It was all a bit accidental.  I had intended to stop breastfeeding, and when I stopped pumping around the year mark, we stopped giving my son breastmilk during the day. It was the nighttime that led me to continue breastfeeding for another year and a half because I had gotten into the habit of using nursing      to help get my son to sleep at night. No judgments for myself or others around how to get a child to sleep, and the easiest way to get my son to sleep as a baby and even as a two-year-old was to let him nurse, and then he’d fall right asleep. 

What was your job while you were pumping at work?

I've been working at the Pentagon in the Office of the Secretary of Defense for Policy.  I work on defense policy issues and have done that for about 12 years.

From other women I’ve interviewed, it sounds like the Pentagon is a very supportive place to be a lactating mom.  Did you find that to be the case?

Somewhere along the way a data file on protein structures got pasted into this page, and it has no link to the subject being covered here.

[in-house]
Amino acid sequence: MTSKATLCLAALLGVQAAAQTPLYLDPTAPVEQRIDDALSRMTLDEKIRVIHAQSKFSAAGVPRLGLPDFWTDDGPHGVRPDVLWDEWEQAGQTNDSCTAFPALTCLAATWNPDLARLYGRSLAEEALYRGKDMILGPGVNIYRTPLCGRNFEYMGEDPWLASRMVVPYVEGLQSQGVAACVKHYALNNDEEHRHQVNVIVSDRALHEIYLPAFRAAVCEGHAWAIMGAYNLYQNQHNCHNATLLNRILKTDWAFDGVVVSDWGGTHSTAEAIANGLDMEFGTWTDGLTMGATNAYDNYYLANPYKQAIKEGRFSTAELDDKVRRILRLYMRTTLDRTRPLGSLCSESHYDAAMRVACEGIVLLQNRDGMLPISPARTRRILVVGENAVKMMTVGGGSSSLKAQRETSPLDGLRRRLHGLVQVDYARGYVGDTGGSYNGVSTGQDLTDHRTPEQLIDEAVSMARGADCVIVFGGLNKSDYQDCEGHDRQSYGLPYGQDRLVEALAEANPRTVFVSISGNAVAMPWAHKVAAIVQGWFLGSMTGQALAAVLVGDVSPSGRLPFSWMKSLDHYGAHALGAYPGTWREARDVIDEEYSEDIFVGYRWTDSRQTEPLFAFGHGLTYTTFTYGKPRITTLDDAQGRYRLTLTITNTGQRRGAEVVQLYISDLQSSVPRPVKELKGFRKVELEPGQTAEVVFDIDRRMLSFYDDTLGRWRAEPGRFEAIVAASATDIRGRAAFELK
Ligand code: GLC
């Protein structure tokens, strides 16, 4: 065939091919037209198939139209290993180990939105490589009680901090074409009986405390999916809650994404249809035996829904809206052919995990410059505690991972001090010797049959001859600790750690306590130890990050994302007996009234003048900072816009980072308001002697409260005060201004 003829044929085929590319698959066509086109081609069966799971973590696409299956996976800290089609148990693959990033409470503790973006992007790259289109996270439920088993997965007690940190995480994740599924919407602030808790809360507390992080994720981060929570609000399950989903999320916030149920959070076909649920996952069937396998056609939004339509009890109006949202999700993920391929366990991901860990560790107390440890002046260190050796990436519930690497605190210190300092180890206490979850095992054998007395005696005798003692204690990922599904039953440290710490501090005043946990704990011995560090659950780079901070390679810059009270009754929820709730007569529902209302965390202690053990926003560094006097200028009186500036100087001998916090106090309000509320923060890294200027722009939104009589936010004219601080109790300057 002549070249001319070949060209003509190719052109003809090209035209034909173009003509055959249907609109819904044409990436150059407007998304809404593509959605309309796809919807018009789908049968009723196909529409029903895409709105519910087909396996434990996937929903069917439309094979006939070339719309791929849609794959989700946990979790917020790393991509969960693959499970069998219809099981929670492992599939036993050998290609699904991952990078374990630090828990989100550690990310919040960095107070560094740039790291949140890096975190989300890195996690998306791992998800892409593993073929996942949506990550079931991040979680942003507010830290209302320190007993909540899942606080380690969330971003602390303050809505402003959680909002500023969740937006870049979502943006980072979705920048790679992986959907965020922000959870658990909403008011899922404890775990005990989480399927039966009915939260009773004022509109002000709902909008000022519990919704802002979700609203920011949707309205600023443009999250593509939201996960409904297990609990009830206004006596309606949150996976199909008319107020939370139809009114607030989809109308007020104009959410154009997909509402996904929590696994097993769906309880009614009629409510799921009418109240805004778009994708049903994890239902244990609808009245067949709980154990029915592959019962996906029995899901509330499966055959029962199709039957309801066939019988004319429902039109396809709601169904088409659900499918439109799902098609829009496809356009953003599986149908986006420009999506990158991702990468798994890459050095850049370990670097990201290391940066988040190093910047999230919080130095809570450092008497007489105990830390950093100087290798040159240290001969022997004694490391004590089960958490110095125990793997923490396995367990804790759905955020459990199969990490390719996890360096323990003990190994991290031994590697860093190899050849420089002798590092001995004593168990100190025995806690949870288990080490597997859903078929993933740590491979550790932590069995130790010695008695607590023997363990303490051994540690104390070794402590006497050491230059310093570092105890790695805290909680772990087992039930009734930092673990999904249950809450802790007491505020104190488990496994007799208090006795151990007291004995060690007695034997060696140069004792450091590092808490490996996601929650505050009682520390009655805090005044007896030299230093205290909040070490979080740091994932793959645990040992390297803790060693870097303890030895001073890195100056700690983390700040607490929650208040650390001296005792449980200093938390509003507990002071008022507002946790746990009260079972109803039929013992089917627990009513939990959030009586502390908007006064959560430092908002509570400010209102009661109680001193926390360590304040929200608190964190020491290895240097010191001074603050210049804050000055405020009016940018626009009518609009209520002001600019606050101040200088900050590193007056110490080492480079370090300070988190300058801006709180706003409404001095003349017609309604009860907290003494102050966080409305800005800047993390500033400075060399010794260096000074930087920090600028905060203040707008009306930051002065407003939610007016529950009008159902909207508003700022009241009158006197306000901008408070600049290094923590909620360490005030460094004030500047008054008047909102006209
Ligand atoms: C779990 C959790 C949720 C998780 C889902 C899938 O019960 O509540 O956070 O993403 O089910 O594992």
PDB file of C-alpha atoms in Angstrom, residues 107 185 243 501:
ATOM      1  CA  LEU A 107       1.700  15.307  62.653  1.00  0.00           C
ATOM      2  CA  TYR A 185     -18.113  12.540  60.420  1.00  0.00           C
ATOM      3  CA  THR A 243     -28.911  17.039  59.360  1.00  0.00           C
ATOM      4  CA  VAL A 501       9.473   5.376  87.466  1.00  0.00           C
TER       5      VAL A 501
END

Yes, in terms of facilities.  It follows the legal requirements for large organizations, which require a certain number of locations to enable women to breastfeed.  I think the Pentagon has something like 10 pumping facilities throughout the building, connected to women's restrooms, and they provide hospital-grade pumps in those rooms.

The main thing that was wonderful about it was how the time I spent in the pump room everyday became a source of community, when I could connect with other pumping moms and get tips from them and share our experiences.